In this post we learn a straightforward circuit which produces a LED scanner type illusion through the various sequencing illumination modes over the attached LED arrays. The idea was requested by Mr. Danely Sooknanan.
Hi, I need your help.i want to build the new Knight rider mustang light for my car scoop.What i have read is. It's made up out of 480 distinct LEDs, arranged in three rows of 80 in each row, then divided up into two sides.
My question is how you build it. The size i want to work with is 12 inches in length by 1/2 inch in width. How many rows of leds will i get by that dimension. What kind of led to use ?What can i use for the diffuser case? What to use for the control box.
In the actual knight rider LED scanner unit as shown in the video, there are as many as 29 number of functions to be precise, implementing those is virtually impossible using discrete components and without employing MCUs, however here we'll see how a few of these could be possibly made using just a handful of components.The main two functions of the proposed Mustang LED scanner circuit may be assessed as given in the following description:
1) LEDs light up in a bar mode fashion from the two ends of the strip and meet up at the center, illuminating the whole module brightly.
In the next sequence the LEDs begin shutting off in the same sequence as above from the outer extreme ends until all the LEDs are switched OFF.
The rate or the speed of the above procedures are adjustable through a pot as per individual preferences.
2) The second scanning sequence is similar to the above, except the shutting off procedure which is done for all the LEDs at once instead of one at a time.
The above two functions can be easily implemented using a couple of 74LS164 ICs and a 555 IC oscillator as shown in the following circuit diagram:
Using IC 74LS164 as the Controller
In the shown mustang scanner LED light circuit, a couple of 8-bit parallel-out shift register ICs 74LS164 are employed, driven by the IC555 configured as the clock oscillator.
The circuit may be understood by considering the following two modes in the design:
As may be seen in the above circuit diagram, a 3 pole, 9 throw switch is used as the changeover switch for imitating the 2 functions explained in the previous section above.
In mode1 S1 is connected as shown in the circuit diagram, in this position the LEDs illuminate in an sequencing LED bar like fashion with every rising edge of the clocks from the IC555 until all the LED light up and the final "high" reaches pin16, when T1 momentarily resets both the ICs producing in instant shutting off of all the LEDs at once.In the actual prototype the LEDs from Q9----Q16 must be arranged such that Q16 faces Q8, while Q9 faces the outer end of the relevant strip.
As soon as the above happens, a new cycle initiates afresh and the cycle repeats for so long as the S1 position isn't changed.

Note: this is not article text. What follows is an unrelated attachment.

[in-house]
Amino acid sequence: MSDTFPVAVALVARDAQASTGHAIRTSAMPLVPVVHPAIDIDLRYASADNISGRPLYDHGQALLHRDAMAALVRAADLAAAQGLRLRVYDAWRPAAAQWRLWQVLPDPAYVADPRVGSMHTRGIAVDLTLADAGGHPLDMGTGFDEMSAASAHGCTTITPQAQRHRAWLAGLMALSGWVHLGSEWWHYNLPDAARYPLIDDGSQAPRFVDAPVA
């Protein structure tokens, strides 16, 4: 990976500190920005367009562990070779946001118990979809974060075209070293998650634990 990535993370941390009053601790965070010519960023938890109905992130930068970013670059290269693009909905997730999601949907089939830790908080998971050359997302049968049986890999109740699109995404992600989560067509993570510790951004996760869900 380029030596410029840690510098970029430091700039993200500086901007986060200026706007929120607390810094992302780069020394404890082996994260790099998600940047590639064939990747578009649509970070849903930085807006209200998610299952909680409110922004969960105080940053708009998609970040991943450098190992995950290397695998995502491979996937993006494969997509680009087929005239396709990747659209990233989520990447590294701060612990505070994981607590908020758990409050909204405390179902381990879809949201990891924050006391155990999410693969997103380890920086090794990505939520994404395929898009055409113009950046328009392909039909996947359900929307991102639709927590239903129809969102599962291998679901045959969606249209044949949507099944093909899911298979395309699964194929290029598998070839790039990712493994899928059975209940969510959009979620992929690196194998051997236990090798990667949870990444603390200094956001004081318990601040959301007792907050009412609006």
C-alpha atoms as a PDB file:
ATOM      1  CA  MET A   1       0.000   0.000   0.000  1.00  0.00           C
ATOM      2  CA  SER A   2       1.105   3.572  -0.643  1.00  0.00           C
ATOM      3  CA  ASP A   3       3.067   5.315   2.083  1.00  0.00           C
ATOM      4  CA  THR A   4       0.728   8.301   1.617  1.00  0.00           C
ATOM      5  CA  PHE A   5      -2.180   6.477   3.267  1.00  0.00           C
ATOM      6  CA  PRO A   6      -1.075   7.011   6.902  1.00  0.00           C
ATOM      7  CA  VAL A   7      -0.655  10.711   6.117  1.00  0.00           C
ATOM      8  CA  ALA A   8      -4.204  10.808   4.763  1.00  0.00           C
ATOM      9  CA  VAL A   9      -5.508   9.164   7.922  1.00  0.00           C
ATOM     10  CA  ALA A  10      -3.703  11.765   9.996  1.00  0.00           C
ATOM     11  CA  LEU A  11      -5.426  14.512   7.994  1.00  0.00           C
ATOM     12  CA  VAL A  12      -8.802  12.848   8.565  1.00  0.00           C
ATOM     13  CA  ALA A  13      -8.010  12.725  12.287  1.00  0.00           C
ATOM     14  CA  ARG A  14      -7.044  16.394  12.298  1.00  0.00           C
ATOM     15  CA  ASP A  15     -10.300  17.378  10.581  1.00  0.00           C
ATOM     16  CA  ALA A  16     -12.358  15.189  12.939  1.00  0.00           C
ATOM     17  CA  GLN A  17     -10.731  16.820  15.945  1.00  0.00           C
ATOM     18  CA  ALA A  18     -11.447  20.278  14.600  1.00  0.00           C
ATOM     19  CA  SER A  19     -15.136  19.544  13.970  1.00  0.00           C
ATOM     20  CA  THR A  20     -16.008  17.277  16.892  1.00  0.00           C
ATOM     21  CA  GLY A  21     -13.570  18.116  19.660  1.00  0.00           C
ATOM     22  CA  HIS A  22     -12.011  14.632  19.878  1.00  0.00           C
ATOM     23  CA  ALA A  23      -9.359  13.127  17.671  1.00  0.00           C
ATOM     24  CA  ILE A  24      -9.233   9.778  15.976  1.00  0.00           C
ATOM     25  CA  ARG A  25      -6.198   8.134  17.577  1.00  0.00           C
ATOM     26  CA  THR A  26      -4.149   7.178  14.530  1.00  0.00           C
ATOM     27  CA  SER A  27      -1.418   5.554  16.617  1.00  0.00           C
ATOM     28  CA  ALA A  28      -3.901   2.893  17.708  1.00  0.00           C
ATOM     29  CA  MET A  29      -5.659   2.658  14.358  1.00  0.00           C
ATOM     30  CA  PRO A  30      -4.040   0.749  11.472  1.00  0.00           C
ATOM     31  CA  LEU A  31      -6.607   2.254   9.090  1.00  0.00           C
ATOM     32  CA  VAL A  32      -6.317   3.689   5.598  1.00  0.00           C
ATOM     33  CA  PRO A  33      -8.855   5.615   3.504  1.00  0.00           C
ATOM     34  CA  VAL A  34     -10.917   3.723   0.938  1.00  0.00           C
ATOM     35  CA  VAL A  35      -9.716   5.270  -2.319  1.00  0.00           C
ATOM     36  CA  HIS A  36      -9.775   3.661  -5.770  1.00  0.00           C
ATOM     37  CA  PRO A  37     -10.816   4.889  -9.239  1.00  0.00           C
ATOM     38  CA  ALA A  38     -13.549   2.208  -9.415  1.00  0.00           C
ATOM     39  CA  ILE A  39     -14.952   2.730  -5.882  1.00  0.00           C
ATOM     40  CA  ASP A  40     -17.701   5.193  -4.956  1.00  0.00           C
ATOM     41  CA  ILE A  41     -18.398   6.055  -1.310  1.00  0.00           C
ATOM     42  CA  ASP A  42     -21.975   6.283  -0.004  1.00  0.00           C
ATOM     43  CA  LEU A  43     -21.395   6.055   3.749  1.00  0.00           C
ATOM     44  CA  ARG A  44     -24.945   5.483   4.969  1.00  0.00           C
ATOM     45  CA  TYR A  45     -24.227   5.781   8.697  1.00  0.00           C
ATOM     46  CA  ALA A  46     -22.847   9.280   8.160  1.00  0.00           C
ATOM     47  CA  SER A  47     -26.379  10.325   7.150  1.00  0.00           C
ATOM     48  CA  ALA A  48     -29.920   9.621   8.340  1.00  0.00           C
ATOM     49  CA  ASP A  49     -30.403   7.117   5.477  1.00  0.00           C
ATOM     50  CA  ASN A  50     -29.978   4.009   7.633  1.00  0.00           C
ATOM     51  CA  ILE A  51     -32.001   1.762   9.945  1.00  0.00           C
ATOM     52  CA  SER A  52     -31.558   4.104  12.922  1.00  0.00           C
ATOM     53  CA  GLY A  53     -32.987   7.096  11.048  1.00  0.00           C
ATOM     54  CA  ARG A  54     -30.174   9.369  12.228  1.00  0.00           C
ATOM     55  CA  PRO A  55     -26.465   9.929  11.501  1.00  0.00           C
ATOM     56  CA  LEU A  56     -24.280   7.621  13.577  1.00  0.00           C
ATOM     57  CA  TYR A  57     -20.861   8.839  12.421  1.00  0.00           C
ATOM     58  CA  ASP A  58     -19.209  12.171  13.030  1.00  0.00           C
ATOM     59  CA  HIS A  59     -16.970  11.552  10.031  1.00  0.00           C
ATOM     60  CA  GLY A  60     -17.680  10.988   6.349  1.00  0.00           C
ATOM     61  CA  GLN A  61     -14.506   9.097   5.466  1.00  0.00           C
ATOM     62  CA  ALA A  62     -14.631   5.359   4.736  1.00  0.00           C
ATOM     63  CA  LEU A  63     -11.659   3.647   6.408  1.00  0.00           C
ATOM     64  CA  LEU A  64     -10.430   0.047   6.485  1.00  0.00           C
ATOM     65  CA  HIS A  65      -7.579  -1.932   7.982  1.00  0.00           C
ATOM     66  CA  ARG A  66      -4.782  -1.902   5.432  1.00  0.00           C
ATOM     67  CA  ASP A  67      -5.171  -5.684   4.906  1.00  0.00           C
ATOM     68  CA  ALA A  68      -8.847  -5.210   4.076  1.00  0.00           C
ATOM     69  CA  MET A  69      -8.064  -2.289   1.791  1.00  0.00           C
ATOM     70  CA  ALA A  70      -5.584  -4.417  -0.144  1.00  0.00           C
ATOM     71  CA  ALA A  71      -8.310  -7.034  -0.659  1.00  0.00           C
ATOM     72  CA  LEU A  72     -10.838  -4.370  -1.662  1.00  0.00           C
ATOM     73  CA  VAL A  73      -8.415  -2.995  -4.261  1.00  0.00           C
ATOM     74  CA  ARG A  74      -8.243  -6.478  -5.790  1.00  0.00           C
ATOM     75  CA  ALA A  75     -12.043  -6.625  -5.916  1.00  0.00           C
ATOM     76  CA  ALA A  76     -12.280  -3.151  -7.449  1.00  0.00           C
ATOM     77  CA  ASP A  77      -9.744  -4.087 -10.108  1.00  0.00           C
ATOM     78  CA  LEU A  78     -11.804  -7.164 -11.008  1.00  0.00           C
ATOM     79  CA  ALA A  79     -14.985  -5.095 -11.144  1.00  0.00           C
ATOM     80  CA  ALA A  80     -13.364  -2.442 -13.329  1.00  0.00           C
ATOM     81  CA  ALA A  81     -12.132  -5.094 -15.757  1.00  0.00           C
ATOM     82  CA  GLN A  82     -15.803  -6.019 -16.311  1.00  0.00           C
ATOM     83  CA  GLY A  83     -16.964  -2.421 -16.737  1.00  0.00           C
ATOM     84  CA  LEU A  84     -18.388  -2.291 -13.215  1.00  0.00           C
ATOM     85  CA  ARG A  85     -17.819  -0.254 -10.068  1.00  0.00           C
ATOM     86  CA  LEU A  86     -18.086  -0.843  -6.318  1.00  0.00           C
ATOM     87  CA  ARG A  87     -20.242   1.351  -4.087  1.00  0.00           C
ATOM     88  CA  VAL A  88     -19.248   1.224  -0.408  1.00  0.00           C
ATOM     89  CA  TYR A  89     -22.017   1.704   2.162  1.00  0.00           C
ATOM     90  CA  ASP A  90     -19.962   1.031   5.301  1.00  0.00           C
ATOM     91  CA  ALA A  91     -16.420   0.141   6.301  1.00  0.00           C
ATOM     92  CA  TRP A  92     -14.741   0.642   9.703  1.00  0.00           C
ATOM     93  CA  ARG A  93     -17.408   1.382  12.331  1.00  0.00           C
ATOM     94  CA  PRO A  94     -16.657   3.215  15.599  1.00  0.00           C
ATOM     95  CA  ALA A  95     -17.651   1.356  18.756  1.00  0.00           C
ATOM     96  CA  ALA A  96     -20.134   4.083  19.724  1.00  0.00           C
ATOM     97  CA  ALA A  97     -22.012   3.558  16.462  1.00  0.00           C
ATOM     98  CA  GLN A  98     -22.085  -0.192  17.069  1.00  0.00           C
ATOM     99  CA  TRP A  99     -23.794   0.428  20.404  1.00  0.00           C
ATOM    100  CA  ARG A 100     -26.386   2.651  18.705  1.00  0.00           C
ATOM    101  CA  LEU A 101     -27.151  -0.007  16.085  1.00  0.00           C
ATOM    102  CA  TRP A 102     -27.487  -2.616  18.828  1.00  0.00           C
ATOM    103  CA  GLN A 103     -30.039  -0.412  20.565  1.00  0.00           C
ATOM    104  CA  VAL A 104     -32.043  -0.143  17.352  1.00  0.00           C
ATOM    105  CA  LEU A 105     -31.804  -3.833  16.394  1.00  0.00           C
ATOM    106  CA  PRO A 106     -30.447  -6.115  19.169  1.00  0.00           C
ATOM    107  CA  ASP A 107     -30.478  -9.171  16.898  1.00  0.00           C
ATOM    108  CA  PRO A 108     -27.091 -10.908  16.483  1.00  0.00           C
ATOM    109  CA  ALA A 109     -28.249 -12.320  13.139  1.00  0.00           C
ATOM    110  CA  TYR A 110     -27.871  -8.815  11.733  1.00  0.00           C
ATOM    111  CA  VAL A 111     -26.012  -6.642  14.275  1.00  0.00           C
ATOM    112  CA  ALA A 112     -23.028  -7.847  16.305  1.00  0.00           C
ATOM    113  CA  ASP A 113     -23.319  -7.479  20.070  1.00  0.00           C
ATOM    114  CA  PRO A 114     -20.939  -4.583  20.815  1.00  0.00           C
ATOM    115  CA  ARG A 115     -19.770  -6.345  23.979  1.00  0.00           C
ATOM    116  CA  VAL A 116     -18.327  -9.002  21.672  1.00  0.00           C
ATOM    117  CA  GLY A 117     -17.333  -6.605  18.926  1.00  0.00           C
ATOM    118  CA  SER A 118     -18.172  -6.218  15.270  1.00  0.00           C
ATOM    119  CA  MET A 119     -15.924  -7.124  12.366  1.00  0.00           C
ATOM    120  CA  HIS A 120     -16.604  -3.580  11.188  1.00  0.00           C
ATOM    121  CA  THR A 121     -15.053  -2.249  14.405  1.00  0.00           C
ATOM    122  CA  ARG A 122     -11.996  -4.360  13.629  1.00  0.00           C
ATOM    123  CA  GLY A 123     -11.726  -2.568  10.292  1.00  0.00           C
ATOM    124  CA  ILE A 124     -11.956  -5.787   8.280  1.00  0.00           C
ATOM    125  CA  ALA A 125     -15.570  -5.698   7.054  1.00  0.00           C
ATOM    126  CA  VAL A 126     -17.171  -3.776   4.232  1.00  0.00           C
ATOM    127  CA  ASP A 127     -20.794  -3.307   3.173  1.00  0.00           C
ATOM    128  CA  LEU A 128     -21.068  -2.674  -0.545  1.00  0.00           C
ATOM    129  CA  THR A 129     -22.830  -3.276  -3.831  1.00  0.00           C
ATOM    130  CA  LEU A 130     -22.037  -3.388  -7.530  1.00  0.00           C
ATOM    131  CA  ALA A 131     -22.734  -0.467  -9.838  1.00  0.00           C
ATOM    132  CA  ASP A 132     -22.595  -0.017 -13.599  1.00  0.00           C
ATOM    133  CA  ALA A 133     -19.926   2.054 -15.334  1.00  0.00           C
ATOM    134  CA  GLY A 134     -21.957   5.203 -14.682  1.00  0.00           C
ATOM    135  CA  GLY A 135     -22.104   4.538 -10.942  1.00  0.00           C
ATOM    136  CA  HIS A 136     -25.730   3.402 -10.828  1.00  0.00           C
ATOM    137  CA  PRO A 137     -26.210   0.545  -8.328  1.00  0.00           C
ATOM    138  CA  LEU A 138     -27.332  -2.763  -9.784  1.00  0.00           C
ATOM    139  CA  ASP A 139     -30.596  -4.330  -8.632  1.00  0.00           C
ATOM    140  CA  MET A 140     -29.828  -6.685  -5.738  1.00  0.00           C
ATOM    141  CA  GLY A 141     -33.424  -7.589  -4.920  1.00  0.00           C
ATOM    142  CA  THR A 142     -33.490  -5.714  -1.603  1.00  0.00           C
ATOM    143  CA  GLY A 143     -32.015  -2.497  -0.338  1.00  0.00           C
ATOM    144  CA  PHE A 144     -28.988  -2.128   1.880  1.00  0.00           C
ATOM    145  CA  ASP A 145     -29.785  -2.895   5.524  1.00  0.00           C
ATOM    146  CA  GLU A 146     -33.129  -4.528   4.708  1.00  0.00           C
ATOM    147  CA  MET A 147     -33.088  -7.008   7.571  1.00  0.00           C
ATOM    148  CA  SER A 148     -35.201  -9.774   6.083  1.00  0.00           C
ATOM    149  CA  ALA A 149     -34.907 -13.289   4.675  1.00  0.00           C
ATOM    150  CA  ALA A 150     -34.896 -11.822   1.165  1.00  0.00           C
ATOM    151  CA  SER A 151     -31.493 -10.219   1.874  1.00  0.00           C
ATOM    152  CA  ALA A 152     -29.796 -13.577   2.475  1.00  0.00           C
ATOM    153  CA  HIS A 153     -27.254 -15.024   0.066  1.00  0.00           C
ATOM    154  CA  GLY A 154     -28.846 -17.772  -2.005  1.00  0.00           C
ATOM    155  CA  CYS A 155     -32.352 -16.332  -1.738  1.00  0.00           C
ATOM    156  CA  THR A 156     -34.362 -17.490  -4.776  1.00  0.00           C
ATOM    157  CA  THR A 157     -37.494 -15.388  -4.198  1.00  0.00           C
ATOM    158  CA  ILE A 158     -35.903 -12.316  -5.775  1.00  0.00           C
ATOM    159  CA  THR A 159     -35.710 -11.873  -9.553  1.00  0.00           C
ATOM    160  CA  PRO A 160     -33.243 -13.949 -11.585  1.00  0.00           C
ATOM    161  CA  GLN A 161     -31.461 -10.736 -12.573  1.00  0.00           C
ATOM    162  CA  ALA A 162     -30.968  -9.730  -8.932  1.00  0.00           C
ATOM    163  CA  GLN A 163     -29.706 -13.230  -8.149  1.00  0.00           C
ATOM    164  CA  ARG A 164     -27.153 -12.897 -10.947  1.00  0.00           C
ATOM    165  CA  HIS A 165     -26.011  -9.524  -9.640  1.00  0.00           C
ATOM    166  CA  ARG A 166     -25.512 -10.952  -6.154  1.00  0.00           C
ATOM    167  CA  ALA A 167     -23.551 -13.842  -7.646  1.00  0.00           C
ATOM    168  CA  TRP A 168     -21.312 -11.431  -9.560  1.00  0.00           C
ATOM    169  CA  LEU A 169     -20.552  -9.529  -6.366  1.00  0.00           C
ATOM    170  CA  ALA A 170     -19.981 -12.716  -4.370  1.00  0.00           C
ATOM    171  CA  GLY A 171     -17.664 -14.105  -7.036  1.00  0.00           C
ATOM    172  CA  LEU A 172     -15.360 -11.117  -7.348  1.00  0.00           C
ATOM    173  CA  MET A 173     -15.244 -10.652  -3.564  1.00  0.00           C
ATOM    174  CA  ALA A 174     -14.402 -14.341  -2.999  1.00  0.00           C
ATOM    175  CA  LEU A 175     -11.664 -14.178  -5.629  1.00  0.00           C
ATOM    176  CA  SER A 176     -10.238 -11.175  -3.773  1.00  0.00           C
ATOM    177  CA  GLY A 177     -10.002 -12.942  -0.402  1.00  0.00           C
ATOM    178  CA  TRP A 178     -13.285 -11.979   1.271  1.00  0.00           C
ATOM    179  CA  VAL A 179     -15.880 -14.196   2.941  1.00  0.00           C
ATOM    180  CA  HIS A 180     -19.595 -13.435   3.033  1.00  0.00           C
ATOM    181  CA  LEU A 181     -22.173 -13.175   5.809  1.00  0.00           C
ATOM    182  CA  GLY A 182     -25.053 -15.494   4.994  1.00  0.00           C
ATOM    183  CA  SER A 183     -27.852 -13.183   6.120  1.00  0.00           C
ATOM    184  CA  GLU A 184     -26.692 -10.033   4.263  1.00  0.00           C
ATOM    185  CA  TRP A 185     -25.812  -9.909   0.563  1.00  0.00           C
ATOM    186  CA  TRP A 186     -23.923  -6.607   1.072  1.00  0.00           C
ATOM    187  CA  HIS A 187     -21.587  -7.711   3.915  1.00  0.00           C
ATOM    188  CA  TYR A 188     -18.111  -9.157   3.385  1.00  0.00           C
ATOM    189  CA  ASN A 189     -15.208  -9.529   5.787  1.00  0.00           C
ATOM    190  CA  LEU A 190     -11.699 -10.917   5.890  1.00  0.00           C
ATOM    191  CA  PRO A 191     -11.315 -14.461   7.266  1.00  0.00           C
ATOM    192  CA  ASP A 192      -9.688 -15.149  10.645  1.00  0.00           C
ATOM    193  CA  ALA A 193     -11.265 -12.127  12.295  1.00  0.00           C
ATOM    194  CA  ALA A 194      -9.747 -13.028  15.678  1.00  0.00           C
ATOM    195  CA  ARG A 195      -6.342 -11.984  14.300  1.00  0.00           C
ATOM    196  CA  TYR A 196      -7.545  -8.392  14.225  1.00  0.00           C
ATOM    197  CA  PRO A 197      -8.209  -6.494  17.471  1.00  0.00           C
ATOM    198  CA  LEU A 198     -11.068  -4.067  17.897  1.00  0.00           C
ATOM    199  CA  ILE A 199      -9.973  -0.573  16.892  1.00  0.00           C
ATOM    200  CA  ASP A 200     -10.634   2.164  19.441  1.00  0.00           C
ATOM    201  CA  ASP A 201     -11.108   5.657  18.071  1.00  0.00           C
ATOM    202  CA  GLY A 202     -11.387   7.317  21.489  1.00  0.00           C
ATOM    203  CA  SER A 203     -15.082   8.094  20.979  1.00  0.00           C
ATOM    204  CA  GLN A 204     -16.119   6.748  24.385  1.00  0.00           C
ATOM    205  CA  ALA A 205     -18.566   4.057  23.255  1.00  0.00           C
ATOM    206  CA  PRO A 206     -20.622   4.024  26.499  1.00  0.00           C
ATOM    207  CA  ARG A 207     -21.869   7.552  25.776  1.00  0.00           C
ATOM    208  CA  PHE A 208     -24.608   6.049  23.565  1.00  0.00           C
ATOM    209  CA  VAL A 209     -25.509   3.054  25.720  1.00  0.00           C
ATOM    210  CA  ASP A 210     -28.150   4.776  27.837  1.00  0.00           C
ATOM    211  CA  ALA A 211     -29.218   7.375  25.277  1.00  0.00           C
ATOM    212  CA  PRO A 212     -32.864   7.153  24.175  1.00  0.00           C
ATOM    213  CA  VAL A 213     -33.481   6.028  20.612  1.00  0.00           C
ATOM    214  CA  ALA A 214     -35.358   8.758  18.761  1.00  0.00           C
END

In mode 2 let's consider the switch S1 connected with the positive supply, thus S1a gets connected with the +5V line, S1b gets hooked up with the collector of T1 while S1c with R5.Also the reset pin9 of IC1 and IC2 get connected with the collector of T1 whose base can be seen configured with the last output Q16 of IC2.
On power switch ON, the LEDs begin illuminating in a BAR like mode as before from Q1 to Q8 and from Q9 towards Q16 in response to each clock pulses supplied by the astable IC 555 at pin8 of the two 74LS164 ICs.Now as soon as the high across the shifting outputs reach pin 16, T1 instantly inverts and renders a low to the serial pins1,2 of the ICs so that now the LEDs begin shutting off one by one across the arrays in the same sequence as it illuminated in response to every clock from IC555.
The LED Sequence Keeps Recycling
The procedure keeps repeating as long the switch S1 position is not changed from its existing position.The above two functions are pretty easily implemented and we have our LEDs scan the whole array quite in the manner the actual Mustang scanner is supposed to do, however with the above two functions the features look much limited and we would want to insert a few more of the features as may be witnessed in the original video.
I'll keep the article updated with the new added features, but in the meantime let's learn how the LEDs could configured to the above scanner design as per the request made by Mr. Dannel.For ease of calculation and configuration we incorporate 32 + 32 LEDs on each left and right strips.
The arrangement and the connection details may be verified through the following diagram:
Enabling Rapid Up/Down Sequence
Another interesting scanner function that could be easily added to the above circuit with a feature producing rapid to and fro sequencing over the two strips in groups of four.
This could be easily done by toggling an arrangement wherein T1 would freeze once all the LEDs switch ON in bar like style.
Now in this position a 4017 with its own oscillator would come into the scene with its outputs switching OFF the lit LEDs rapidly in a reverse forward manner. The switching could be done using BJTs which would ground the relevant anodes of the LEDs in the process.
So now we have three interesting scanning sequences toggled in our very own homemade mustang LED scanner circuit, any more possible solutions are welcome from the readers.
Cascaded 16 Strip LED Sequential Switch ON Lights using 74LS164
The following figure show how a 16 LED strips or power LEDs can be illuminated using a 2 cascaded 74LS164 ICs, and by using IC 555 as the driver oscilltor.
The diagram was contributed by Mr. Norman Kelly: